The great need of the countryside is transport—a great system of transport that will enable them to come into the towns and to return home without difficulty. Many times, years ago, before I came into this House, I came to London for one or two days on business, and I always spent one night in a theatre, watching operas, dramas and the things that we enjoy. Every time I used to think of the men and women away out yonder on the hills or in the dales, separated by miles from the enjoyment and amenities which men and women in the towns and cities had to hand. I thought that if they had to come into the towns to enjoy these things, no wonder they wanted to stay. Unless we can get the amenities of the town into the countryside, or a great system of transport, the agricultural industry will continue to lose its workers.

7.45 p.m.

Mr. Selwyn Lloyd (Wirral)

The disadvantage of being called at this late stage of the Debate is this: so many points have been raised which one wants to take up, that one is likely to lose sight of the time at one's disposal. In spite of the small amount of sugar at the end of the speech of the hon. Member for Chorley (Mr. Kenyon) I do not think that those responsible for the present Socialist planning could have derived much satisfaction from his extremely damning indictment.

With regard to the speech of the hon. Member for North Bristol (Mr. Coldrick), on behalf of the Co-operative societies and in praise of their action at the present time, I would say that the feeling of the small shopkeepers in my constituency is that the action of the Co-operative movement means that it intends to sell certain commodities below their cost price and to put the small traders out of business. These are the representations made to me, and it has been suggested to me that it is more than a coincidence that this action should be taken with the new registration period close at hand. This business of selling at below cost price sounds very much like what is alleged against the naughty capitalist cartels when it was said that they put the small trader out of business by similar methods.

Mr. Sargood (Bermondsey, West) rose

Mr. Lloyd

I am speaking to a timetable.

Mr. Dodds (Dartford)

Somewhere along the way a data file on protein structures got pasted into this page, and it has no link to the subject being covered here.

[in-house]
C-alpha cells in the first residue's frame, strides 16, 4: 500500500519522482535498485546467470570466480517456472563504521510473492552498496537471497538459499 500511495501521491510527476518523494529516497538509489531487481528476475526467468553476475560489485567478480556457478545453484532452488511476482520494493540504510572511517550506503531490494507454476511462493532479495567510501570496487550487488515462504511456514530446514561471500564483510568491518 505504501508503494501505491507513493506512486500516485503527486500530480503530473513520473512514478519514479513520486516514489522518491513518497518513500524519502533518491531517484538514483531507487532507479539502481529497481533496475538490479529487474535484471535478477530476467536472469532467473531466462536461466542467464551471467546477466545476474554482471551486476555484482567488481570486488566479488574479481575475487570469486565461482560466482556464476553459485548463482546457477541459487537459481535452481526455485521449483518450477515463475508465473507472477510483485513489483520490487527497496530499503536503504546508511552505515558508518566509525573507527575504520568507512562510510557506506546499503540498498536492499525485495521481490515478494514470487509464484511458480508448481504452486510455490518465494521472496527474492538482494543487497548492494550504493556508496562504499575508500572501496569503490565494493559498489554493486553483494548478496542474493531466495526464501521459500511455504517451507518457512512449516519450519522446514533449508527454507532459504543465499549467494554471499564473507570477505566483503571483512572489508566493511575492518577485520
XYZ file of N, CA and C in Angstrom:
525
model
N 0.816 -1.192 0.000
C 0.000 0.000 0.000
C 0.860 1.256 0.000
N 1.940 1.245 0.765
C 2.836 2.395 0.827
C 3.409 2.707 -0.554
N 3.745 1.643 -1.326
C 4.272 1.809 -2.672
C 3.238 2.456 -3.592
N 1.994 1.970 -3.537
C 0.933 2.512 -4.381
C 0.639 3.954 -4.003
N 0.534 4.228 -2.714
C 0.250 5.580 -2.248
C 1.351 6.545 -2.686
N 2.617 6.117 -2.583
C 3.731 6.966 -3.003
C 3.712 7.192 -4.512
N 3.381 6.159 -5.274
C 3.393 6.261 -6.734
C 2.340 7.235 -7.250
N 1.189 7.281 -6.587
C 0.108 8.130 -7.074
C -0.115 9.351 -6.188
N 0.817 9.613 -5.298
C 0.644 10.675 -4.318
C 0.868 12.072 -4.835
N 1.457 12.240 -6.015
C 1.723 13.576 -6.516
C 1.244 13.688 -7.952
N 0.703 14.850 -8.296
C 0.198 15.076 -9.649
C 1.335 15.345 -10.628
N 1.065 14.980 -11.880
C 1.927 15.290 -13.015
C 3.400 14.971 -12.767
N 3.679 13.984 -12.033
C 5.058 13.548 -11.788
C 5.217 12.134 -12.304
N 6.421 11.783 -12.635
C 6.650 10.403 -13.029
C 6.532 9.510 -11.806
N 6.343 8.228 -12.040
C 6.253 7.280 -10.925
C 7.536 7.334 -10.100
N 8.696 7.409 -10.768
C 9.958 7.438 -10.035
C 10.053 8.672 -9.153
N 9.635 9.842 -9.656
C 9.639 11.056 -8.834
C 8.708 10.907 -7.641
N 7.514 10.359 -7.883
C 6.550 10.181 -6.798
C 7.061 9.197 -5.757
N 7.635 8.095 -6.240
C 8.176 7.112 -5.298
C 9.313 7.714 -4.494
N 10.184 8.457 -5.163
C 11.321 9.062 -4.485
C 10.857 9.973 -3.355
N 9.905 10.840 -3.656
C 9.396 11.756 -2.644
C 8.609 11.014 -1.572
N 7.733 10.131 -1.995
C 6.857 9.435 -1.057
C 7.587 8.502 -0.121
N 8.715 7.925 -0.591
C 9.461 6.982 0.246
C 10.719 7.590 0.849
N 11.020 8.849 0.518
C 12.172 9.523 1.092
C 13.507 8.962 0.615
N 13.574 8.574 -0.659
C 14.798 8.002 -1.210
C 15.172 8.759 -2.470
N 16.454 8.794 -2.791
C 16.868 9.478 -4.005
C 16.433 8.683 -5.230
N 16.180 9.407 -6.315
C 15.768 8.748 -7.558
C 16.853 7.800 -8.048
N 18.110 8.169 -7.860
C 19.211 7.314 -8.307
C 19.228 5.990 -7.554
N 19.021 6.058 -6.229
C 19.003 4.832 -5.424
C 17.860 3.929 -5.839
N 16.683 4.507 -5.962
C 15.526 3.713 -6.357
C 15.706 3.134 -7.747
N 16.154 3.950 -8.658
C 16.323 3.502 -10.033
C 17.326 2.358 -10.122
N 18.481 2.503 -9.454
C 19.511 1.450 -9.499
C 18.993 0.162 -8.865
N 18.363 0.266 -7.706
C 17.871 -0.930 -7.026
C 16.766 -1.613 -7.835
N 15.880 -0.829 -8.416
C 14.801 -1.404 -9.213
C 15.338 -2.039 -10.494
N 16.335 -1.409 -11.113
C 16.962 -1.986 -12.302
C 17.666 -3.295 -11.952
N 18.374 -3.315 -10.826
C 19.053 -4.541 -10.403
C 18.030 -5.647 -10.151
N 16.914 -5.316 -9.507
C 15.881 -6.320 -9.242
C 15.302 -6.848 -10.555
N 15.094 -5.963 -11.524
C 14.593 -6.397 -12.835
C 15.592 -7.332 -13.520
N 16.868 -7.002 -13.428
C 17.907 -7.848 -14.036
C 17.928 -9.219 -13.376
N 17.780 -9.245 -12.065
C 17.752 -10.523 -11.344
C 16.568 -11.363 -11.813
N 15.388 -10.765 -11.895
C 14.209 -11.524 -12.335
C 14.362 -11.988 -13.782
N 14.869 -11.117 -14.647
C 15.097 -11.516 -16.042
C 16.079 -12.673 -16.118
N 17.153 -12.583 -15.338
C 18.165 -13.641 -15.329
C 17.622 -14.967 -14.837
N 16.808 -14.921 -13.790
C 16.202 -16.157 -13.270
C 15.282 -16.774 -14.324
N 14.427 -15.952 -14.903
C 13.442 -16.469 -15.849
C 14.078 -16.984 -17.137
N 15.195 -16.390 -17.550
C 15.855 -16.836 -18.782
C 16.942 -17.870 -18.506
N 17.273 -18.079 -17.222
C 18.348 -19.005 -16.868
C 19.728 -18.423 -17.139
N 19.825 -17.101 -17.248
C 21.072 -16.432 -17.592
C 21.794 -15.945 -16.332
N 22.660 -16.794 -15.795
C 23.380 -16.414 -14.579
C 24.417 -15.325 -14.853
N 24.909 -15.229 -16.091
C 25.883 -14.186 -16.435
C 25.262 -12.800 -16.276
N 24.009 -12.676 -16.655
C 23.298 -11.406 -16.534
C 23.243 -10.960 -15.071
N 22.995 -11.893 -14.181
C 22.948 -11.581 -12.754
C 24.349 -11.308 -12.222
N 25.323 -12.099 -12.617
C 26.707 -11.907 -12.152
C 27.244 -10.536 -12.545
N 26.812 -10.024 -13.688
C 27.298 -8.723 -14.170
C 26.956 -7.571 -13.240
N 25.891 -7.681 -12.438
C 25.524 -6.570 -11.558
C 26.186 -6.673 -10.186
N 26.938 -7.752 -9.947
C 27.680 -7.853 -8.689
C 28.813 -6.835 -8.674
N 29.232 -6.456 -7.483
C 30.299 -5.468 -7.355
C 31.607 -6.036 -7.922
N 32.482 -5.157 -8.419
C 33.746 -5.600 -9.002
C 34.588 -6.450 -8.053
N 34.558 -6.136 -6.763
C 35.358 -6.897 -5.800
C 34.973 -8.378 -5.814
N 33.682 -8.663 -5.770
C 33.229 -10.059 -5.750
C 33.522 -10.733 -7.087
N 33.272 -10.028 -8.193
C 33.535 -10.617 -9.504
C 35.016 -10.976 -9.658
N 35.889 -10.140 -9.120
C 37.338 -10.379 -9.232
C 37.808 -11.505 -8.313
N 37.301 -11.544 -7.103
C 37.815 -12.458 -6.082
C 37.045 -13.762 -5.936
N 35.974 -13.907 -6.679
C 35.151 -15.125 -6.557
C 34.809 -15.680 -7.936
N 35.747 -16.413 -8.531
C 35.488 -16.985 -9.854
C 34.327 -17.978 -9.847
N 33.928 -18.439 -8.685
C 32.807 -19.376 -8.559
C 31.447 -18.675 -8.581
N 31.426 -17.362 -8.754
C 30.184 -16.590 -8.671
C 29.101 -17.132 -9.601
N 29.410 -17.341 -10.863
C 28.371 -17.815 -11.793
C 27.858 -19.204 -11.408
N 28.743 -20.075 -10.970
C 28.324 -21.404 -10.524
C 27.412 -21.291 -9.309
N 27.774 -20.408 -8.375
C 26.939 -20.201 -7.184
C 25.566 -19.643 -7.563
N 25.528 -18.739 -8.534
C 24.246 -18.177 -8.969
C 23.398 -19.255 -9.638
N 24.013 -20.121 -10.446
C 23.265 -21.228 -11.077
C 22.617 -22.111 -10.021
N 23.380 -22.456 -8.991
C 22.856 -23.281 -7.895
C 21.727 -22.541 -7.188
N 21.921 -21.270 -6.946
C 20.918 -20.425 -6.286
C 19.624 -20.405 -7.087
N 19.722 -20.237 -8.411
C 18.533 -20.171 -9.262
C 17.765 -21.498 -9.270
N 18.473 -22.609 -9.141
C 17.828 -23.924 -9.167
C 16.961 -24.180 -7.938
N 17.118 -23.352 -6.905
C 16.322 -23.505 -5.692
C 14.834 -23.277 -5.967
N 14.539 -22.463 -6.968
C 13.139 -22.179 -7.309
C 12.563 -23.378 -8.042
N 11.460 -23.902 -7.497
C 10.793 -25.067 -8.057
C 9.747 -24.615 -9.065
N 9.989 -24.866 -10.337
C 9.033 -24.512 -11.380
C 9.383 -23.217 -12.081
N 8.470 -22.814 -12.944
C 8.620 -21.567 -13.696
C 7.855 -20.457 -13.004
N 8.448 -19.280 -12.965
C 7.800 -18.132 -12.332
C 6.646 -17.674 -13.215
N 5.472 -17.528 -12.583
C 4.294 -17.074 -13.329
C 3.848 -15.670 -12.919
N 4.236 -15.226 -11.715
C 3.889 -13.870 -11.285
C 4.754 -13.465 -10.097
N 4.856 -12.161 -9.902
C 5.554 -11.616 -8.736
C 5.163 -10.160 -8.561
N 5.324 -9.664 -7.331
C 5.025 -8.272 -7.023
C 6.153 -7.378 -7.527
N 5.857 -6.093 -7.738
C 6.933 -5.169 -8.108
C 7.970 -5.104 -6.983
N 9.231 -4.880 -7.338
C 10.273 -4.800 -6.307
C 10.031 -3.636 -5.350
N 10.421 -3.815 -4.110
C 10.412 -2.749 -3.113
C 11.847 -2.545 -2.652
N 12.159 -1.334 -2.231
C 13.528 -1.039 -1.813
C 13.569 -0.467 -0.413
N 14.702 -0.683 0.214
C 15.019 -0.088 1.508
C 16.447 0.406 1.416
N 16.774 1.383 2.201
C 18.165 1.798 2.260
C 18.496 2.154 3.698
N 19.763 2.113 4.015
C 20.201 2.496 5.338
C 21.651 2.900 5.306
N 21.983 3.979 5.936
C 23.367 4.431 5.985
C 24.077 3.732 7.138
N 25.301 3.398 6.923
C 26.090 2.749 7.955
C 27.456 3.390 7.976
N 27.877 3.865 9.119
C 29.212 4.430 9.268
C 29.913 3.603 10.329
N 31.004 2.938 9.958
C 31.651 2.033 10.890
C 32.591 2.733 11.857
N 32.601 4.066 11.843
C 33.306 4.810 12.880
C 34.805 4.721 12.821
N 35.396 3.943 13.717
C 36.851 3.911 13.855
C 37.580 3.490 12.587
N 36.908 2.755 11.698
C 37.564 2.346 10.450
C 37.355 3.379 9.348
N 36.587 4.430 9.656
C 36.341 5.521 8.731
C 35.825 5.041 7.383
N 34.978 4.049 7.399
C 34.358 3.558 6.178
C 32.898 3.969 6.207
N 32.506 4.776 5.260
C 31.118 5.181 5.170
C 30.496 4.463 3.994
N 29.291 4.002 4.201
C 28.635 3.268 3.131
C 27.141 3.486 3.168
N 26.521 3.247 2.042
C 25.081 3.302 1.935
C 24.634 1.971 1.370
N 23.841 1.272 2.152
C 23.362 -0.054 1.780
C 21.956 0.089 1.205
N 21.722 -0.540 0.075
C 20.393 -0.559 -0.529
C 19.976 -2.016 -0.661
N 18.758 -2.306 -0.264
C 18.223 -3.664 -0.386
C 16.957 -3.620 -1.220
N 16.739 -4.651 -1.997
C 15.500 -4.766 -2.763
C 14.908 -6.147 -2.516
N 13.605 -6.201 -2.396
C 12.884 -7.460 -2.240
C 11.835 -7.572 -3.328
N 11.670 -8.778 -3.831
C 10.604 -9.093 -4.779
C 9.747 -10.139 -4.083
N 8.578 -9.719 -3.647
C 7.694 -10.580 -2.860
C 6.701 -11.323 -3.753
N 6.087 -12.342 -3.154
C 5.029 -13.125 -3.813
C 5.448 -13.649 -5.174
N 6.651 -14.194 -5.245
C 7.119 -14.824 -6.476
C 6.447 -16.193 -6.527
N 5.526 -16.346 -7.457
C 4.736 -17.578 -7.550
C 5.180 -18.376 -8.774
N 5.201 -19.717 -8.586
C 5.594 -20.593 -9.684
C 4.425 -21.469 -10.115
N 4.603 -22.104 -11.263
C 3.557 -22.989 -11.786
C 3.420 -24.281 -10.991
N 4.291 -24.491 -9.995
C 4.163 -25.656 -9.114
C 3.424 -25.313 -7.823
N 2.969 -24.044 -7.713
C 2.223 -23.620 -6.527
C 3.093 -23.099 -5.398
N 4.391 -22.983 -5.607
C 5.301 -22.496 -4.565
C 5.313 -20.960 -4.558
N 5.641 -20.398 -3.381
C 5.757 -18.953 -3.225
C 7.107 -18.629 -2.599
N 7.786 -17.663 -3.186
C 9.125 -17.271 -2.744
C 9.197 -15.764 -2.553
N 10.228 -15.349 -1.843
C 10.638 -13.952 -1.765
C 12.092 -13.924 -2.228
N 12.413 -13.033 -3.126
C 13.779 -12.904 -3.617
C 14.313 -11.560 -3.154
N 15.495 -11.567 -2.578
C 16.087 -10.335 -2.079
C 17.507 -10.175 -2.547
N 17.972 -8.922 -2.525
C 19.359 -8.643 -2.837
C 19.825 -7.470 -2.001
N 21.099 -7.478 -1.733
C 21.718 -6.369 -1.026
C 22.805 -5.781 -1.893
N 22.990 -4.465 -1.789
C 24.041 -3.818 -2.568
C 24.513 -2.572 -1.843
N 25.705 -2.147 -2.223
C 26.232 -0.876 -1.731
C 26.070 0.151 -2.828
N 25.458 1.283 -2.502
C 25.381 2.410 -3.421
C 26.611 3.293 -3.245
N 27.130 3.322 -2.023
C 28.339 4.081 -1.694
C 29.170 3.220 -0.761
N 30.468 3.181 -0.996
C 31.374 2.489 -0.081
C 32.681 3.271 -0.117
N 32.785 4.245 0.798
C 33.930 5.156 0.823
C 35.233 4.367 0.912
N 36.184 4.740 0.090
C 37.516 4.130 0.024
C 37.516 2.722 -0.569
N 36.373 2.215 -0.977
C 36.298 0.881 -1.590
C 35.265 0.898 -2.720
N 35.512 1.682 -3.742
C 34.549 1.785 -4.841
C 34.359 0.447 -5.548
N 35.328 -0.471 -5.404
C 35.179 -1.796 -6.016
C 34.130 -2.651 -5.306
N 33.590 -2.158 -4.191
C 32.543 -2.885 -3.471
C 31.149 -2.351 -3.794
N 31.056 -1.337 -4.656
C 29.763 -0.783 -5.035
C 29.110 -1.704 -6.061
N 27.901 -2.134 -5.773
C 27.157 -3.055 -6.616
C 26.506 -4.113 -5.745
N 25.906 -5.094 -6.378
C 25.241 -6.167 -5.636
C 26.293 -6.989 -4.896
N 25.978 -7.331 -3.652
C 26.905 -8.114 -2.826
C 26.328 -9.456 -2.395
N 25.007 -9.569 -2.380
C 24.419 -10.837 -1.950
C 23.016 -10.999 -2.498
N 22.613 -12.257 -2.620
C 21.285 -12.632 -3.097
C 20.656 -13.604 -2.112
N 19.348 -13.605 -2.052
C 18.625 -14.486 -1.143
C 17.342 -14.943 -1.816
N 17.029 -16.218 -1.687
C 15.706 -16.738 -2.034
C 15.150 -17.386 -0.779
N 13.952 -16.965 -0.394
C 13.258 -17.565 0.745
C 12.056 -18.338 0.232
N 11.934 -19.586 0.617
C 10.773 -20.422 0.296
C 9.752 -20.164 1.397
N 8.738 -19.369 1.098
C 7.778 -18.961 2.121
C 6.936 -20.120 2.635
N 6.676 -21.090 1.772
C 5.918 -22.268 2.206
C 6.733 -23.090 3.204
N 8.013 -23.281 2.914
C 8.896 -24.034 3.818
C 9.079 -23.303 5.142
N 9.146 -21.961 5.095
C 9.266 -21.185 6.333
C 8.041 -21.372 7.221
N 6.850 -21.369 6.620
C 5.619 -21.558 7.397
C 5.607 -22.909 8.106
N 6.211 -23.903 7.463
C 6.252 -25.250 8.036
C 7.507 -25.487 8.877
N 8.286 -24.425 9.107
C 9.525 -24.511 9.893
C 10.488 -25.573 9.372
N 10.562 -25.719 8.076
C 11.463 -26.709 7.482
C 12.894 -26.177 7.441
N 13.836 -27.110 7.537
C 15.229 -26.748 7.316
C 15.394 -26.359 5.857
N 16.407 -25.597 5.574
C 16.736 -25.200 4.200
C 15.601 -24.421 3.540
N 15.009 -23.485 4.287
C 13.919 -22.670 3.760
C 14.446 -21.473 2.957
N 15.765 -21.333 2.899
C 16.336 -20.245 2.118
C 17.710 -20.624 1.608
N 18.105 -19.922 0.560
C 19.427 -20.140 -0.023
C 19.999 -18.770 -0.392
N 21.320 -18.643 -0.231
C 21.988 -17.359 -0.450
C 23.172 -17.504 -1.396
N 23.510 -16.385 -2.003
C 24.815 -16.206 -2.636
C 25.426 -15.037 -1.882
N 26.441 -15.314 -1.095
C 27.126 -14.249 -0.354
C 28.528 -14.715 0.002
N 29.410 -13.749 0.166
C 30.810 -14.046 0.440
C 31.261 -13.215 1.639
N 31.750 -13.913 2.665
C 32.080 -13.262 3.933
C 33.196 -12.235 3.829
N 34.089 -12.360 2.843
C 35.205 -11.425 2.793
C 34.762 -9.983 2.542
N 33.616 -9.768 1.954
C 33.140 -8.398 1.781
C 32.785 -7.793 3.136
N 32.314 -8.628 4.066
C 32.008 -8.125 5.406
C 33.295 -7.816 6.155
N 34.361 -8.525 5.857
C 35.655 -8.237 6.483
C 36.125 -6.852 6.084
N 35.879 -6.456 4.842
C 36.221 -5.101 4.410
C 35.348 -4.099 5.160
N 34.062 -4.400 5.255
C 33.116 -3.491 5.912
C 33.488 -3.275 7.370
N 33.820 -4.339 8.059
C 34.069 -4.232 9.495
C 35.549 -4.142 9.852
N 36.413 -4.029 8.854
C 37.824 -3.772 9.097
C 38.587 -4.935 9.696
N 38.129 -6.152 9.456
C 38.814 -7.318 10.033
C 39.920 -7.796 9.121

Will the hon. and learned Member give us an example of selling below cost price?

Mr. Lloyd

Sugar and butter.

Mr. Dodds


Mr. Lloyd

Passing on from that point, about which there appears to be some controversy, may I recommend to hon. Members on the other side to read, mark and learn the remarks which were made by the hon. Member for North Bristol with regard to food subsidies, because I think his statement about the reduction of food subsidies is the only honest and straightforward statement on that subject which I have heard from Socialists. I would recommend hon. Members to read tomorrow what he said. He also stated that there were a great many people growing up without a, proper sense of responsibility. I think a contributory cause of that would be the sort of speech made by the hon. Member for North Lanark (Miss Herbison). It was a bitter, misguided and misleading speech, and from the amount of suppression of the true and suggestion of the false that there was in it, I was glad to hear her say that she is no longer teaching the young of this country. She asked for some constructive comments from this side of the Committee. I propose to address myself to two points.

First, with regard to the import programme and the amount of money that is to be spent in the first half of 1948 on food and feedingstuffs—£390 million, a total of £780 million in the full year—I suggest to the Government that that figure is so high because of the Government's fatal error in not establishing more favourable conditions of trade for this country; in other words, by their rigid adherence to the principle of bulk purchase. We, as the largest importers, could have done a great deal to reestablish more open conditions of trade with regard to commodities. If the Committee look at the consequences of the Government's bulk purchase of two commodities, they will realise what I am endeavouring to say.